Soil–Machine Systems and Related Farming Machinery

A special issue of Agriculture (ISSN 2077-0472). This special issue belongs to the section "Agricultural Technology".

Deadline for manuscript submissions: 25 May 2024 | Viewed by 1199

Special Issue Editors


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Guest Editor
Department of Biosystems Engineering, Kangwon National University, 1 Kangwondaehak-gil, Chuncheon 24341, Republic of Korea
Interests: agricultural engineering; agricultural ergonomics; agricultural field machinery; digital agriculture; soil–machine systems; terramechanics
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Guest Editor
Department of Bioindustrial Machinery Engineering, Jeonbuk National University, Jeonju 54896, Republic of Korea
Interests: agriculture machinery; precision agriculture; soil and crop sensing; remote monitoring system; VIS–NIR spectroscopy; online soil measurement
Special Issues, Collections and Topics in MDPI journals

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Guest Editor
Department of Bio-Industrial Machinery Engineering, Pusan National University, Miryang 50463, Republic of Korea
Interests: agricultural mechanization; off-road machinery system; digital twin modeling; agricultural digitization; soil tillage

Special Issue Information

Dear Colleagues,

The mechanization of agricultural works has greatly contributed to the improvement of agricultural productivity and a reduction in production costs. Since the beginning of mechanization, various kinds of agricultural machinery related to soil preparation, sowing, harvesting, post-harvesting, etc., have been developed. In addition, customized agricultural machines that are suitable for the cultivation type and soil characteristics of each country and region have been developed. Agricultural machinery, unlike other industrial machinery, targets living organisms and operates on soil; hence, it should be designed in consideration of its interaction with soil. It is possible to optimally design agricultural machinery by understanding both the characteristics of the soil concerned and the characteristics of the mechanical system.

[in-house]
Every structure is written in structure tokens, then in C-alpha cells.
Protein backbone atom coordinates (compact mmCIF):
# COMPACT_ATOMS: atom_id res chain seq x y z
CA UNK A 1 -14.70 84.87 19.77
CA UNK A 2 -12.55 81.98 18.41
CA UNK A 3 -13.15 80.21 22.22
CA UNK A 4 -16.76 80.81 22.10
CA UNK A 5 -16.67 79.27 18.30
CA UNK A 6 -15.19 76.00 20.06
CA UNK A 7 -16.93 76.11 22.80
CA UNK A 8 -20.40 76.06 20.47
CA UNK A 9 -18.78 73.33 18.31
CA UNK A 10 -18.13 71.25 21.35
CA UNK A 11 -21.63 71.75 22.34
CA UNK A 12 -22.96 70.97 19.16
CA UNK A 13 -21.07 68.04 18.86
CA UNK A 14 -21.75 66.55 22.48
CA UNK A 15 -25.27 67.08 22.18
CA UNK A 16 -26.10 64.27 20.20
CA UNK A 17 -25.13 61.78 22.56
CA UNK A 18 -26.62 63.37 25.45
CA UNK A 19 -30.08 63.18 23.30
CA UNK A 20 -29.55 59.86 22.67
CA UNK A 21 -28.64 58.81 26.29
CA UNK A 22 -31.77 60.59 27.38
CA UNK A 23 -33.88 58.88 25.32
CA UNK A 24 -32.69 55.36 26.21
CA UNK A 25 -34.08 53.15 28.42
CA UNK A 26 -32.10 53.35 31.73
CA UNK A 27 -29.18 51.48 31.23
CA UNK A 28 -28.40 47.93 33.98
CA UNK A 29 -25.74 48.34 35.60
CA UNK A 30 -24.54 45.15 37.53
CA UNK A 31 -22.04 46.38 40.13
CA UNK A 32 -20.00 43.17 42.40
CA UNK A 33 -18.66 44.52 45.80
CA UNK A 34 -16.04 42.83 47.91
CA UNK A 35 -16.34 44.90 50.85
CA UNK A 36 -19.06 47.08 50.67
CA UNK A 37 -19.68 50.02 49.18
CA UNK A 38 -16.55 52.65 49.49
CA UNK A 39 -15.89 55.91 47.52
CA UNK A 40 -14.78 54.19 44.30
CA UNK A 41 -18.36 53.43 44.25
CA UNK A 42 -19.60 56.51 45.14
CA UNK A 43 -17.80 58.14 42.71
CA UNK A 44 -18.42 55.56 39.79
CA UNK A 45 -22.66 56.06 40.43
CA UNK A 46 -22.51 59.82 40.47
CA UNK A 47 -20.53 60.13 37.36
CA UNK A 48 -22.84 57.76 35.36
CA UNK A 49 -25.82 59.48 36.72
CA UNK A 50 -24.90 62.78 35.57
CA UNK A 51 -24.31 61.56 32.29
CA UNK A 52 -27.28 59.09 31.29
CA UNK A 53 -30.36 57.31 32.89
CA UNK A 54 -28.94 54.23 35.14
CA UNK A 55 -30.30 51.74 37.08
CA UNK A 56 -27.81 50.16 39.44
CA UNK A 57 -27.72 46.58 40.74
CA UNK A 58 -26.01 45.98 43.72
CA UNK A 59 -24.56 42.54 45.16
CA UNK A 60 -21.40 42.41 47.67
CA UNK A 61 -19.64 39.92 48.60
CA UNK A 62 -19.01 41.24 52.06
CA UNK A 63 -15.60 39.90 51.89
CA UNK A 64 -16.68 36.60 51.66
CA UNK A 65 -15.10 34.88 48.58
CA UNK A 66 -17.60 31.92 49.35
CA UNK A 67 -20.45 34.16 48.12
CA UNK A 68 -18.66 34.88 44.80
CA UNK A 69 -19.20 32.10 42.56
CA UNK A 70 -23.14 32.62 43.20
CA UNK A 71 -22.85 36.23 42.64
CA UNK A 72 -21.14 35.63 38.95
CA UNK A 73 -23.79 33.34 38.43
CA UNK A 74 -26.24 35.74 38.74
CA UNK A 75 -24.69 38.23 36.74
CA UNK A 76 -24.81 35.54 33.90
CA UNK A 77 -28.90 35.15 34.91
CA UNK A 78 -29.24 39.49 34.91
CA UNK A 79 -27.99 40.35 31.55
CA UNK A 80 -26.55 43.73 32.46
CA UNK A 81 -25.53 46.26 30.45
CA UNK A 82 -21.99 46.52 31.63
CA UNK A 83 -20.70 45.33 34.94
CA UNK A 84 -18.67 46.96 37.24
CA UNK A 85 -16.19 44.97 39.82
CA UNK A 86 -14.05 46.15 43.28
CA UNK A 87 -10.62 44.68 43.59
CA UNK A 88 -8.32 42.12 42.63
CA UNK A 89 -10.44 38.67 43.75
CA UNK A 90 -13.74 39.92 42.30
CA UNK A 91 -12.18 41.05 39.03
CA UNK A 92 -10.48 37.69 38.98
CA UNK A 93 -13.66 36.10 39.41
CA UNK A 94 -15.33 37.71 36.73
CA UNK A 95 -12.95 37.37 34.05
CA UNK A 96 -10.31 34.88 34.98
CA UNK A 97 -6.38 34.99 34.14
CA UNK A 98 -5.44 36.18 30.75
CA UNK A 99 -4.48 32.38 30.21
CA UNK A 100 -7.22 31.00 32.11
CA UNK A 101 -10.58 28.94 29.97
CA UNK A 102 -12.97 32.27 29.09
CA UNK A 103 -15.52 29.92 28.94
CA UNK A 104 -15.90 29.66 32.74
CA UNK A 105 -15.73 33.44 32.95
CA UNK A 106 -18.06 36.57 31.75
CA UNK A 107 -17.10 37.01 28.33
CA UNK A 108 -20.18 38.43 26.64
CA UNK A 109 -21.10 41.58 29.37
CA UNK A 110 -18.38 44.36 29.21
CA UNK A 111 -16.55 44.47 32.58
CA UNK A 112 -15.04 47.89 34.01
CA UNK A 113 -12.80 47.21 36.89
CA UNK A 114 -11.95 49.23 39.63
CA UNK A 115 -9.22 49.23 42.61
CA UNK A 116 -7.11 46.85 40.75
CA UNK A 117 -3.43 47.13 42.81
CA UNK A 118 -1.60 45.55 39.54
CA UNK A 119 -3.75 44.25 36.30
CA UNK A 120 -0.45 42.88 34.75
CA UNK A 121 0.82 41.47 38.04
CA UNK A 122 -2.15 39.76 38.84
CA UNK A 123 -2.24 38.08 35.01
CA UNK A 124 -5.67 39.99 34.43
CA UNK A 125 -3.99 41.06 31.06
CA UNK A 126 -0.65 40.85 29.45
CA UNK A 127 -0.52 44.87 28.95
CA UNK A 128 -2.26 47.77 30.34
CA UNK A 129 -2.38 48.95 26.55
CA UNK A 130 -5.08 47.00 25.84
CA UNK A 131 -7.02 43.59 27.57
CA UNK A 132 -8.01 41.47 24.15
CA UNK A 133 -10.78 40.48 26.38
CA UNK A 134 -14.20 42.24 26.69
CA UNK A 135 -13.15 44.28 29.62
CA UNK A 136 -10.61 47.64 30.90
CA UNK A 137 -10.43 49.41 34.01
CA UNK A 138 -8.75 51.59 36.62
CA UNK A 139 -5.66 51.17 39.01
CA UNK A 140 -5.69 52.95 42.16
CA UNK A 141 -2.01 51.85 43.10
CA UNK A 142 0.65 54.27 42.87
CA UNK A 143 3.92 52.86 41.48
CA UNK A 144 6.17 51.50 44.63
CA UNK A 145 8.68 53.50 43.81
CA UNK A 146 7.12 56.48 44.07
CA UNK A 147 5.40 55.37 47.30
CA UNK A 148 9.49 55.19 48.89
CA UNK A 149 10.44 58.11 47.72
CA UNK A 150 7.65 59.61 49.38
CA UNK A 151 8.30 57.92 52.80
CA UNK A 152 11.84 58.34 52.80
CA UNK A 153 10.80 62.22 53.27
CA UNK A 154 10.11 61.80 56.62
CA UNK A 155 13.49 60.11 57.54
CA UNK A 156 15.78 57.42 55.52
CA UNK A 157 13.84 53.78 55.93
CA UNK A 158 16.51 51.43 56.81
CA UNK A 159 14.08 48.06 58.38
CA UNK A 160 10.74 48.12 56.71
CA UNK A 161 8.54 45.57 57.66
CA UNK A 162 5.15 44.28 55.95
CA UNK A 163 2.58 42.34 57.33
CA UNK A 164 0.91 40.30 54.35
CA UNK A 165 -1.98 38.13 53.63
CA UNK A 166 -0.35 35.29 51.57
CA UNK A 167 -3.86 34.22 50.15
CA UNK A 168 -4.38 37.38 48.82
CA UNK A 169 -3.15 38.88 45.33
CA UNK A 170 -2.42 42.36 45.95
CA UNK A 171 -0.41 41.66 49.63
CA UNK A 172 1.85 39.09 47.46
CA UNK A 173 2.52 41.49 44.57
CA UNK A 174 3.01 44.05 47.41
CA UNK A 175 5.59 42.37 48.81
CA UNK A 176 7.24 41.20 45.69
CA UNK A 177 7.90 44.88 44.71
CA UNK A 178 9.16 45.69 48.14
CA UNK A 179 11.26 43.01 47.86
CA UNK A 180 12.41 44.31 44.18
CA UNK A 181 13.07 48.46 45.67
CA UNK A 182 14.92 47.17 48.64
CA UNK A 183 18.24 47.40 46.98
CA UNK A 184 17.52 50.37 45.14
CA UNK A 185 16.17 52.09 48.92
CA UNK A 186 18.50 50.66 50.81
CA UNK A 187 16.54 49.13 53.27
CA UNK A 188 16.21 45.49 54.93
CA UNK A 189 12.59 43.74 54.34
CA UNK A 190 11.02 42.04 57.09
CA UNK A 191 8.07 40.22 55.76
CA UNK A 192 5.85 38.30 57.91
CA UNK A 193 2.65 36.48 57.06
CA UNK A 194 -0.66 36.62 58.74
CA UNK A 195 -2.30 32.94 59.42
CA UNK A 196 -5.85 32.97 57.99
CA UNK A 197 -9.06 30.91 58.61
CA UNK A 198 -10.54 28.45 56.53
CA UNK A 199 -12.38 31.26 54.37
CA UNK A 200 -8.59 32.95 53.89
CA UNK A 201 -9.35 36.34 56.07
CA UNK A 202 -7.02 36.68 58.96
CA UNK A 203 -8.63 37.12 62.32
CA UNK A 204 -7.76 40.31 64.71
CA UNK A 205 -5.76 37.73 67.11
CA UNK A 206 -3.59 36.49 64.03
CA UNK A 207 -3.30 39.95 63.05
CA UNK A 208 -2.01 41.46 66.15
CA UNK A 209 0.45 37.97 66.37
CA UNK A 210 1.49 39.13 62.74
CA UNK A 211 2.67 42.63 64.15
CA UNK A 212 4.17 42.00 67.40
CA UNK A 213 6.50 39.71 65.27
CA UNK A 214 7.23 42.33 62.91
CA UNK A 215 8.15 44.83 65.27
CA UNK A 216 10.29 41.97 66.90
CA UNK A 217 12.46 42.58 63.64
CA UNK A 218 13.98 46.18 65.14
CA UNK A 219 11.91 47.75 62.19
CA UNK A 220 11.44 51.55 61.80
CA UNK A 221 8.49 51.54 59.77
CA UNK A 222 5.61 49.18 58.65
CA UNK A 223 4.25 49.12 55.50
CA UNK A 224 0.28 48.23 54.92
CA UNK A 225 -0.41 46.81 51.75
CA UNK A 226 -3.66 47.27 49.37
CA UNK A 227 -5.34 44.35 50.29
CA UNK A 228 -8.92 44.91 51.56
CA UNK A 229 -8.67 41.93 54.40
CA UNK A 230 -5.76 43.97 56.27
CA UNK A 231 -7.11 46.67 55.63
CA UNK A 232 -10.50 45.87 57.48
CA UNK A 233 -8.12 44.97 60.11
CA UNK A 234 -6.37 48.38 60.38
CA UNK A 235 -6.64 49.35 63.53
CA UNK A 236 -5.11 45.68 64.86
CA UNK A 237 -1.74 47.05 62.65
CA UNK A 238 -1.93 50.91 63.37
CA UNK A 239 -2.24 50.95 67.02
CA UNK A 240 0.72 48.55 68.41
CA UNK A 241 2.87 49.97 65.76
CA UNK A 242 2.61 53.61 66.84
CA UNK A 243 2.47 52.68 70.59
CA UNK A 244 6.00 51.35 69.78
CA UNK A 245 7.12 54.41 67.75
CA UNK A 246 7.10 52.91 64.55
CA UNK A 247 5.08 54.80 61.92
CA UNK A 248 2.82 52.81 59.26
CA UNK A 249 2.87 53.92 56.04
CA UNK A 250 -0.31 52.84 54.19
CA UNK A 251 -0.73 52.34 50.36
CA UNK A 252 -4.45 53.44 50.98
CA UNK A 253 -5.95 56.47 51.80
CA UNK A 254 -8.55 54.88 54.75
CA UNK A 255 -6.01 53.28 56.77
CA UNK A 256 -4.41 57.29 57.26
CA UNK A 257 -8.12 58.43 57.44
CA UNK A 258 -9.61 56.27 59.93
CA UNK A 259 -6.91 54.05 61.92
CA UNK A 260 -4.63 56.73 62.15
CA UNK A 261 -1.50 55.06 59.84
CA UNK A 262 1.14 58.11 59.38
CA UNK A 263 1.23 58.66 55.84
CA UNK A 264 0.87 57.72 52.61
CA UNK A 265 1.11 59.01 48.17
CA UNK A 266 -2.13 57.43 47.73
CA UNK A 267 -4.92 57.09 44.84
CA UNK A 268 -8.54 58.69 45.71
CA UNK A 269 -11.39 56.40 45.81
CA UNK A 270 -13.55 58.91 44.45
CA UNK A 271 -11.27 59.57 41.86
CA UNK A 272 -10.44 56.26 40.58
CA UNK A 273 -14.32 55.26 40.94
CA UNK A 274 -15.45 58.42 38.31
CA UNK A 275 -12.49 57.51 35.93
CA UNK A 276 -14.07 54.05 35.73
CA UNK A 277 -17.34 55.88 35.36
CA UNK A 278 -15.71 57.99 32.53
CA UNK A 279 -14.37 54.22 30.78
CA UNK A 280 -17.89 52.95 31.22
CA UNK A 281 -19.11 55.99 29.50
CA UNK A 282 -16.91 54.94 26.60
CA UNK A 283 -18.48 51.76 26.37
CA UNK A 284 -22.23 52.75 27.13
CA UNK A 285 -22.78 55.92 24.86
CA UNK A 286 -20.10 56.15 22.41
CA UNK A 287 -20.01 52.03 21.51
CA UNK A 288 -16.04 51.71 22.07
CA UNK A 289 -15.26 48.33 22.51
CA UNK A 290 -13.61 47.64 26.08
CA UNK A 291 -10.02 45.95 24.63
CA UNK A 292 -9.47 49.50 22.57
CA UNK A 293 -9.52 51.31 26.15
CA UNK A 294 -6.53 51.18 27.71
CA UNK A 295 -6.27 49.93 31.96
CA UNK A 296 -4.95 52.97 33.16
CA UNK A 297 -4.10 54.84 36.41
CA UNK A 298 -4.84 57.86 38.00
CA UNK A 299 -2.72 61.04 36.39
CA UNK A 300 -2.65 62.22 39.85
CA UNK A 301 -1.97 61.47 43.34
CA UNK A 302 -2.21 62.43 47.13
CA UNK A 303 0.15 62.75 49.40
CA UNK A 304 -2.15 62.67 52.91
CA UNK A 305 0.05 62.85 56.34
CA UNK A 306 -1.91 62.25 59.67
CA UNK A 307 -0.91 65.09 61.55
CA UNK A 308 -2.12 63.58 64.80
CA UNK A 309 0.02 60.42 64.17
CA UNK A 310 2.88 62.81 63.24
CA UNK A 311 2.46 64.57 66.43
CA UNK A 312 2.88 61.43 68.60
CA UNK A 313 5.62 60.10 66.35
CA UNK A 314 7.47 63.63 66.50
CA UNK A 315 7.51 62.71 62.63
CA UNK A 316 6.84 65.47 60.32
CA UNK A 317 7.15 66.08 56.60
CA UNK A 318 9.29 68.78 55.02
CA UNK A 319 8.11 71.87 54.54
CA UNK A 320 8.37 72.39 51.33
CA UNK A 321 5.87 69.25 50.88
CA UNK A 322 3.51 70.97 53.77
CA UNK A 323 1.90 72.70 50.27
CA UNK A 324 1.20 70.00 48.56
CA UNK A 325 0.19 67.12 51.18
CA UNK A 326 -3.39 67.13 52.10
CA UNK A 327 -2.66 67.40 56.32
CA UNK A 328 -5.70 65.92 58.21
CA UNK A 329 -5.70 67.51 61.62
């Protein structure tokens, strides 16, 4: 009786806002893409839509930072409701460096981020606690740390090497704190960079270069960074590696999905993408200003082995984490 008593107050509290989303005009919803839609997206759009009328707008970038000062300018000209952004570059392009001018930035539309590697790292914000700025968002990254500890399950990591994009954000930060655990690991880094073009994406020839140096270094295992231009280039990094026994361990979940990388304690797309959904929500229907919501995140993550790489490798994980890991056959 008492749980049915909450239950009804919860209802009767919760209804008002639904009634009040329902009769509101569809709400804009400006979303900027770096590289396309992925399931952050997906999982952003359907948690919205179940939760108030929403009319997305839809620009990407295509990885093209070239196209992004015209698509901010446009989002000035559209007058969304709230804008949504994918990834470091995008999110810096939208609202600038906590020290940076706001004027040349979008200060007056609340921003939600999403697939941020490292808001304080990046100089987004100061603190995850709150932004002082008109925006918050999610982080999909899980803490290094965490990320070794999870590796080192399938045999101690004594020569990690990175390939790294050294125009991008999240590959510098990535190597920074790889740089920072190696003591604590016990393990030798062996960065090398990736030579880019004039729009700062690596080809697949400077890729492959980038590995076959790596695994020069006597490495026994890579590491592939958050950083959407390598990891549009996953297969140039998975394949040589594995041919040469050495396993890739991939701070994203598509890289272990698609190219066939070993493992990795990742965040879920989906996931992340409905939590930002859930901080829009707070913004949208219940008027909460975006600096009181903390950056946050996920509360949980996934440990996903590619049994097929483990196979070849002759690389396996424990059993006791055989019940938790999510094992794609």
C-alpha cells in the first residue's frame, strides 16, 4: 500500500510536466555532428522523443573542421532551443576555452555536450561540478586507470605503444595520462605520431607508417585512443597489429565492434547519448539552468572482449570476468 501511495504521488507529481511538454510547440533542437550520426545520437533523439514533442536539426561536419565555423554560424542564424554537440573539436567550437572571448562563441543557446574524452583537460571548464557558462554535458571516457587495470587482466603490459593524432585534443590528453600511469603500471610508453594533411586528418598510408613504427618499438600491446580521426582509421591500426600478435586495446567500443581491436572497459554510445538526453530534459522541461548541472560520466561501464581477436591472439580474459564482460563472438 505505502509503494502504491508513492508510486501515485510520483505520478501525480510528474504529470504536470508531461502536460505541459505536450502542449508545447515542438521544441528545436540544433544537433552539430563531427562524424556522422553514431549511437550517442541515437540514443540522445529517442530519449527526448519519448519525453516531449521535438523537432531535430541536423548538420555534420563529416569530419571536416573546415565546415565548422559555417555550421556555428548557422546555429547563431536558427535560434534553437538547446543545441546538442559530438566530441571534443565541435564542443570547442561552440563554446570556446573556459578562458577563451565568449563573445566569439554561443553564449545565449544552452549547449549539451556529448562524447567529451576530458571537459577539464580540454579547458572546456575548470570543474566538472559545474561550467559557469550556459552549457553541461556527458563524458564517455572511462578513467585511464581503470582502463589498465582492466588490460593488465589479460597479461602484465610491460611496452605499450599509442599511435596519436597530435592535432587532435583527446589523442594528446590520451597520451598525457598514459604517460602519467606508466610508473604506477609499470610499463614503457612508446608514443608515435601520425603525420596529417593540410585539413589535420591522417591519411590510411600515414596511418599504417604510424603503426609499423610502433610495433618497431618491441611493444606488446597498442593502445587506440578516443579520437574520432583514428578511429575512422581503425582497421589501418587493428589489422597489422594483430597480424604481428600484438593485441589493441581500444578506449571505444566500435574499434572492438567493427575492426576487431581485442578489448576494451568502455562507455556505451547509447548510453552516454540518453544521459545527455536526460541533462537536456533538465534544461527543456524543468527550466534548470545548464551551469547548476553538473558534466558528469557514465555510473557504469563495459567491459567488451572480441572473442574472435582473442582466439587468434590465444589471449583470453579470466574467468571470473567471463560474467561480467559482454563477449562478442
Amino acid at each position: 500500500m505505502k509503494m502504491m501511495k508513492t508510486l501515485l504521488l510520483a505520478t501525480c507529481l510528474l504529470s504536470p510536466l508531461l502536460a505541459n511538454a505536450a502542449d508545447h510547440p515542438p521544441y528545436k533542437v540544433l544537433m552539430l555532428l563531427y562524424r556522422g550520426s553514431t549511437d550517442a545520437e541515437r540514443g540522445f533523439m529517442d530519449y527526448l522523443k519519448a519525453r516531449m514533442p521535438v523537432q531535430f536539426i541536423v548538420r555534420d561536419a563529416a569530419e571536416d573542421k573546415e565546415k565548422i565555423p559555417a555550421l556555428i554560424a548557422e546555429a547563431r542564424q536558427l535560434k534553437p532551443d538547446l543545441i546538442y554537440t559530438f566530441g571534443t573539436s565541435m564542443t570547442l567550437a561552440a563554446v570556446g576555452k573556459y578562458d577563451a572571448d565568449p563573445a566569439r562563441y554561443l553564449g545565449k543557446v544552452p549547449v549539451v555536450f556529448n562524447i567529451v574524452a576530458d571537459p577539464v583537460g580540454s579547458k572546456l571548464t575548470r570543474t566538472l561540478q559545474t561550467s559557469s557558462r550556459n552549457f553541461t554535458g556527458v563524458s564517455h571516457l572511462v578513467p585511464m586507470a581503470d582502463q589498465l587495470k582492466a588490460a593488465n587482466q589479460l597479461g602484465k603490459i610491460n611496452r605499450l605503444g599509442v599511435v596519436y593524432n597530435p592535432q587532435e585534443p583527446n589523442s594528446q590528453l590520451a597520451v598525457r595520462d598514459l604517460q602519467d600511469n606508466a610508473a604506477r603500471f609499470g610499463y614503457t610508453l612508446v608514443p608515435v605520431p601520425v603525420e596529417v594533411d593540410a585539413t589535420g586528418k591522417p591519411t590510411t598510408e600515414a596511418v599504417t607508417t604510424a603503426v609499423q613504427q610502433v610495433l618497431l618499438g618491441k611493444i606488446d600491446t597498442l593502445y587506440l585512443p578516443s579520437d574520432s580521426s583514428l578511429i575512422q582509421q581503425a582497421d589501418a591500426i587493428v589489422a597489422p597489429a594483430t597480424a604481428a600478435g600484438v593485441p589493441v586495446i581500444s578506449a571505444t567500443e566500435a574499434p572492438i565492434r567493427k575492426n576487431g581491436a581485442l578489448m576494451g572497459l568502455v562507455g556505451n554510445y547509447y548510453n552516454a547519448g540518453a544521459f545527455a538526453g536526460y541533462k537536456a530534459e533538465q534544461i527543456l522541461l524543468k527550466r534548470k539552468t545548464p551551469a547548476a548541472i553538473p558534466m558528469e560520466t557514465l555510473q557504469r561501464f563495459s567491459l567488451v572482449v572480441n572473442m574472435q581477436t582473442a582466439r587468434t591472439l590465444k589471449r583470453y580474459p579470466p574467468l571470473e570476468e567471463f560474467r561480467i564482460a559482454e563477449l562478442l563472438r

This Special Issue is a natural continuation of our previous Special Issue, “Soil Mechanical Systems and Related Farming Machinery“’, and will focus on research regarding soil–machine systems in agriculture, including design, analysis, experimentation, etc. In addition to soil-related research, agricultural machinery- and automation-related research is also of interest. This also includes off-road environments as well as greenhouse or smart farm applications. Both original research articles and comprehensive reviews are welcome.

Dr. Ju-Seok Nam
Dr. Yongjin Cho
Dr. Yeon-Soo Kim
Guest Editors

Manuscript Submission Information

Manuscripts should be submitted online at www.mdpi.com by registering and logging in to this website. Once you are registered, click here to go to the submission form. Manuscripts can be submitted until the deadline. All submissions that pass pre-check are peer-reviewed. Accepted papers will be published continuously in the journal (as soon as accepted) and will be listed together on the special issue website. Research articles, review articles as well as short communications are invited. For planned papers, a title and short abstract (about 100 words) can be sent to the Editorial Office for announcement on this website.